As lockdown measures ease we are heading into new territories and hoping for a safe future. Aspects of our lives which we may have previously taken for granted are opening up again. Most notable to me is the reopening of our libraries. And hairdressers, obviously. I’m not a complete eejit.
One of the upsides of lockdown has been the plethora of homes being shown on tv. I enjoy scanning past the interviewee and looking at whatever part of the house they’ve decided to show the viewers. Disappointingly it’s nearly always bookshelves. So far, so boring. Instead show me what art is on your walls, what wallpaper you’ve chosen, or best of all, show me your pets! I watch a lot of TV and I have seen many a Zoom or Skype background, but the overall winner for the sheer assault on the senses has to be Richard E Grant If I must pick an actual bookcase then it’s this clear winner by Simon Schama Ultimately no-one can ever top the magnificent Robert E Kelly who is now known as BBC Dad.
Don’t get me wrong. I am a book fan, I’m just not a fan of bookshelves. My love of books goes back to childhood. My first library was Newcastle library, which was then housed in the very glamorous building which is now the tourist information centre. I remember it was fairly dark and dingy and the floorboards didn’t feel exactly safe, but it was heaven to me. Time stood still and I always seemed to test the patience of whoever was waiting outside for me in the car.
Yes I also loved buying new albums, reading sleeve notes and hoping for lyrics to sing along to. The sleek, rich, brand new feel of the album cover was hard to beat, the artwork hardly ever disappointed. It was a complete sensory experience. Placing a new LP ever so carefully on the turntable for the first time so that you could lie back and listen to the clean, pure, unscratched sound was pure joy. Of course as time went on you became accustomed to any scratches or jumps on the audio as you listened again and again. But I was never really a muso. At school I listened in wonder to my school friends’ stories of what they heard on Radio Luxembourg , or usually the difficulties of managing to tune in at all. I couldn’t bear the racket in the music shops, give me a bookshop any time. It’s quiet, calm and time seems to stand still.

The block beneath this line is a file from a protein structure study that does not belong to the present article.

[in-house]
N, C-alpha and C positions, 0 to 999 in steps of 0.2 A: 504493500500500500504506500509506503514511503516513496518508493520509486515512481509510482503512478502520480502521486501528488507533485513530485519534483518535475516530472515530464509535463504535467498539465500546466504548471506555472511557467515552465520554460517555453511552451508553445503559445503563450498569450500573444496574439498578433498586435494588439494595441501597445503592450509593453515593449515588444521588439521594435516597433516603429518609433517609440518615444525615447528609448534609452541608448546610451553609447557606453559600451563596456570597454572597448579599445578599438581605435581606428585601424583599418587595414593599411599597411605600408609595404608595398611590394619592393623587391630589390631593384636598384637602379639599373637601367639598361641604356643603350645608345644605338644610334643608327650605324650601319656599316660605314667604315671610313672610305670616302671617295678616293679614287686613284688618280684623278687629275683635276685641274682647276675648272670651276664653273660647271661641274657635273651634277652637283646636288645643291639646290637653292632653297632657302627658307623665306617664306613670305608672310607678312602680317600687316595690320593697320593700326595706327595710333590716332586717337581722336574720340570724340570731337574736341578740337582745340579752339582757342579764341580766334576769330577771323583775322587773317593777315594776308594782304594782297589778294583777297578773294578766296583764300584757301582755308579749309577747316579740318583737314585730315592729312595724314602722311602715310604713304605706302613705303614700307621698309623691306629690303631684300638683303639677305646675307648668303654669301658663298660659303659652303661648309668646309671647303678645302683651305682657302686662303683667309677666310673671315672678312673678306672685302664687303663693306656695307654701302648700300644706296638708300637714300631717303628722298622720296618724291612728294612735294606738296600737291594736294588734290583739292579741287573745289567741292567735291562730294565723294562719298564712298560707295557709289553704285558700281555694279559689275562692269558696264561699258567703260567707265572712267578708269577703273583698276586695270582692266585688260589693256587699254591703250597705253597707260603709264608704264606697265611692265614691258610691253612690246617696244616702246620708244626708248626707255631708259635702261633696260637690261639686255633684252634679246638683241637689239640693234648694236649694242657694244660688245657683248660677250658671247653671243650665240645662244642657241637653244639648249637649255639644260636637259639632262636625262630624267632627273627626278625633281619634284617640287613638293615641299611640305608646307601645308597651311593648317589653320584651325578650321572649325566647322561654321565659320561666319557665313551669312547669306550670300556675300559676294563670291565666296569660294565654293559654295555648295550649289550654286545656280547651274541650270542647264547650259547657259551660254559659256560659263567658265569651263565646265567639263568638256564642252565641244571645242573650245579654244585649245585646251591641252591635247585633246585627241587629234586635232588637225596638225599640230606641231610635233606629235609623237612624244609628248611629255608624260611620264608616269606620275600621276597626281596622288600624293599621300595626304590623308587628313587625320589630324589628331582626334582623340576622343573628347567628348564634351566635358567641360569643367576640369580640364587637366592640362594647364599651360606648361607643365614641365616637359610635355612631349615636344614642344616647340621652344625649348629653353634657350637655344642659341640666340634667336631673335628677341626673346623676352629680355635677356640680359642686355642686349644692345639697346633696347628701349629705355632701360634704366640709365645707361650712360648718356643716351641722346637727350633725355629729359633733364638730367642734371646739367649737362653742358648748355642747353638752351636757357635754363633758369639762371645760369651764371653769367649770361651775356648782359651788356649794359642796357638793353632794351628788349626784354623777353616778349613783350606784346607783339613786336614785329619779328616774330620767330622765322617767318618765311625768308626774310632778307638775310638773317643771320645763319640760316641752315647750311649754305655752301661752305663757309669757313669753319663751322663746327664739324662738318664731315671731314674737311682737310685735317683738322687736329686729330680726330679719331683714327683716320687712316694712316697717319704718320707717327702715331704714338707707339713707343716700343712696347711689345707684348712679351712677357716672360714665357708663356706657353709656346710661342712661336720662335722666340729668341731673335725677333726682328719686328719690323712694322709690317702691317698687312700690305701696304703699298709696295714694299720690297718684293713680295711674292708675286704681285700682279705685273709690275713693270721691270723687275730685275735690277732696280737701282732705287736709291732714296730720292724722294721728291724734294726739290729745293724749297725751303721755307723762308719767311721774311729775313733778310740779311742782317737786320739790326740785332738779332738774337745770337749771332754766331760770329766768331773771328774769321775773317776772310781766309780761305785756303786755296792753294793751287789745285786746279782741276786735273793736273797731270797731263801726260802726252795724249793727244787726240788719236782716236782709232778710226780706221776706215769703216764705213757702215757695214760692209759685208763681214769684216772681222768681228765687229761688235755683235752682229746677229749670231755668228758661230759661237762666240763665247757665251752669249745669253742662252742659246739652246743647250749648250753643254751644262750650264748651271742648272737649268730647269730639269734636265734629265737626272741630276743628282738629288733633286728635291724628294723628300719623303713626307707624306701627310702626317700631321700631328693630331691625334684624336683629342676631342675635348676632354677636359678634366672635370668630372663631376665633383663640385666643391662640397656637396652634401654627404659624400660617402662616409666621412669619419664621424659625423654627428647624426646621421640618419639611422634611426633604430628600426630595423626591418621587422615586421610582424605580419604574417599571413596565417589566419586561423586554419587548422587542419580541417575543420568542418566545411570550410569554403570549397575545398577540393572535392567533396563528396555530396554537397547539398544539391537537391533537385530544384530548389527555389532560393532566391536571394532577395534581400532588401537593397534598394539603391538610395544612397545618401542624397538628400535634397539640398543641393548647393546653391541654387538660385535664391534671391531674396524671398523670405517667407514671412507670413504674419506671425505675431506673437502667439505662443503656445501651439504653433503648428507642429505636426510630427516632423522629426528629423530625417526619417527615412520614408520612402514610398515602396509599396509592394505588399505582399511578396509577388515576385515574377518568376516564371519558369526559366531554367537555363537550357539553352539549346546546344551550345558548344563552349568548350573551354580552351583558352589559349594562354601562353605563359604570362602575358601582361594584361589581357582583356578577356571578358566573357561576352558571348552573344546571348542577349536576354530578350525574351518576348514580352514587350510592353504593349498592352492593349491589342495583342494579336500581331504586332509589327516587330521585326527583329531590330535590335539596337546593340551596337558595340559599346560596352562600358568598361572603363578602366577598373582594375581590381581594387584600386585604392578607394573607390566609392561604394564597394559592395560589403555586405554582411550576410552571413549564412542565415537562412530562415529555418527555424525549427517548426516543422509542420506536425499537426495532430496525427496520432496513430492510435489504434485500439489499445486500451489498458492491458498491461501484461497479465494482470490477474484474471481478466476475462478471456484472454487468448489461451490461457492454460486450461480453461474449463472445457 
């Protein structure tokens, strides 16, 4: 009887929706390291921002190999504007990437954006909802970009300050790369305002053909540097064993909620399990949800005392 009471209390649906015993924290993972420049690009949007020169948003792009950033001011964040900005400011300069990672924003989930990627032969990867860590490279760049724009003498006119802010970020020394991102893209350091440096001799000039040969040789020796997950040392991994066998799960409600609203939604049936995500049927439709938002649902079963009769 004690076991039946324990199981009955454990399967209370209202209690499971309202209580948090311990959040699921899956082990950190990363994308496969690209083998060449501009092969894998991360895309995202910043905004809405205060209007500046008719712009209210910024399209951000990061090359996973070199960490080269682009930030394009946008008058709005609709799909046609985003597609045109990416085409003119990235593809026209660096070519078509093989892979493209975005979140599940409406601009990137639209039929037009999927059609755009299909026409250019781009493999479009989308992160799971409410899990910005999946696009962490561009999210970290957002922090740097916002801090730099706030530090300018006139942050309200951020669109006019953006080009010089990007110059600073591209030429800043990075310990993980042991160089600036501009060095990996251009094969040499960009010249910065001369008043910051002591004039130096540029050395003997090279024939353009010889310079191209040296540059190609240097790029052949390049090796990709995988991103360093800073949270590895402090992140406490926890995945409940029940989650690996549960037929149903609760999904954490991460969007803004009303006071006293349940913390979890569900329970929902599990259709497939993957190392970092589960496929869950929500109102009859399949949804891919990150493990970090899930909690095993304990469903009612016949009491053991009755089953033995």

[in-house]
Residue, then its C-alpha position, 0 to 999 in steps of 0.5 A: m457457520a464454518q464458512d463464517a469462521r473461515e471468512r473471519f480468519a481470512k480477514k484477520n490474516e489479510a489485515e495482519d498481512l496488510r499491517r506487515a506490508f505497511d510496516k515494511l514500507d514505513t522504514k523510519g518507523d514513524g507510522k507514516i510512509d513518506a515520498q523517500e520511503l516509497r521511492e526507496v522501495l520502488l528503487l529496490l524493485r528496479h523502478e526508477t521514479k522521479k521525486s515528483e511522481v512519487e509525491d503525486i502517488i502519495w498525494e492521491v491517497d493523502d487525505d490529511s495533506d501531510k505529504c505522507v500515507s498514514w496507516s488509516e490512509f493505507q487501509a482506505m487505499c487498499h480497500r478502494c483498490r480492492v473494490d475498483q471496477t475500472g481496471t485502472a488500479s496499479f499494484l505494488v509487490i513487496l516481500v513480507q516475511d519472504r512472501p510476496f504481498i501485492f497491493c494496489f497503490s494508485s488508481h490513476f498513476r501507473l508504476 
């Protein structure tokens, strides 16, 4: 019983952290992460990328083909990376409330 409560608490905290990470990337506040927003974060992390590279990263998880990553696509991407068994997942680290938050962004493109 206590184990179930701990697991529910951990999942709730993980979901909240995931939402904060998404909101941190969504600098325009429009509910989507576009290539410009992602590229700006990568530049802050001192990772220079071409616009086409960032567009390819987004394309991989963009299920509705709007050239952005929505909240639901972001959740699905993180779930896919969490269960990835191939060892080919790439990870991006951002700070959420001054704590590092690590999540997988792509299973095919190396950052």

I’m not sure how many towns can claim their library is housed in such a striking building which has a very commanding presence at the top of Mill Hill. It also marks the finish line in the annual lunacy which is the Mill Hill Mile, which starts in Annsborough at the bottom of the hill. The library is at the Upper Square which is a popular spot. It hosts fairs, food markets, Fleadhs, The Soma Festival but NO BALL GAMES. It also plays host to groups of teens who appear to be in various stages of feeling tired and emotional while waiting for their transport to take them to Belsonic etc. Interesting to witness them sobering up just as the coach pulls up. The little darlings. The main bus stop in the town is outside the library and is very handy when kids need to pass some time or wait on their “connecting bus” or for their parents to arrive from the many outlying townlands. As one of those rural parents I’ve come to understand that the term “connecting bus” is a term very loosely used by Ulsterbus school bus drivers. A bit like “timetable”, which should be renamed as “The Rough Guide”.
The layout of the library is conducive to community, learning, reading and interaction. Castlewellan library introduced me to Ross O’Carroll Kelly, his book was book of the week. I’d never heard of him, he’s not very well known with us nordies. If you want to discover the ultimate anti-hero then that’s him, roysh? His antics will take the light out of yer eyes but you’ll still root for him to succeed. You’ll invariably induce a cringe injury on the way though.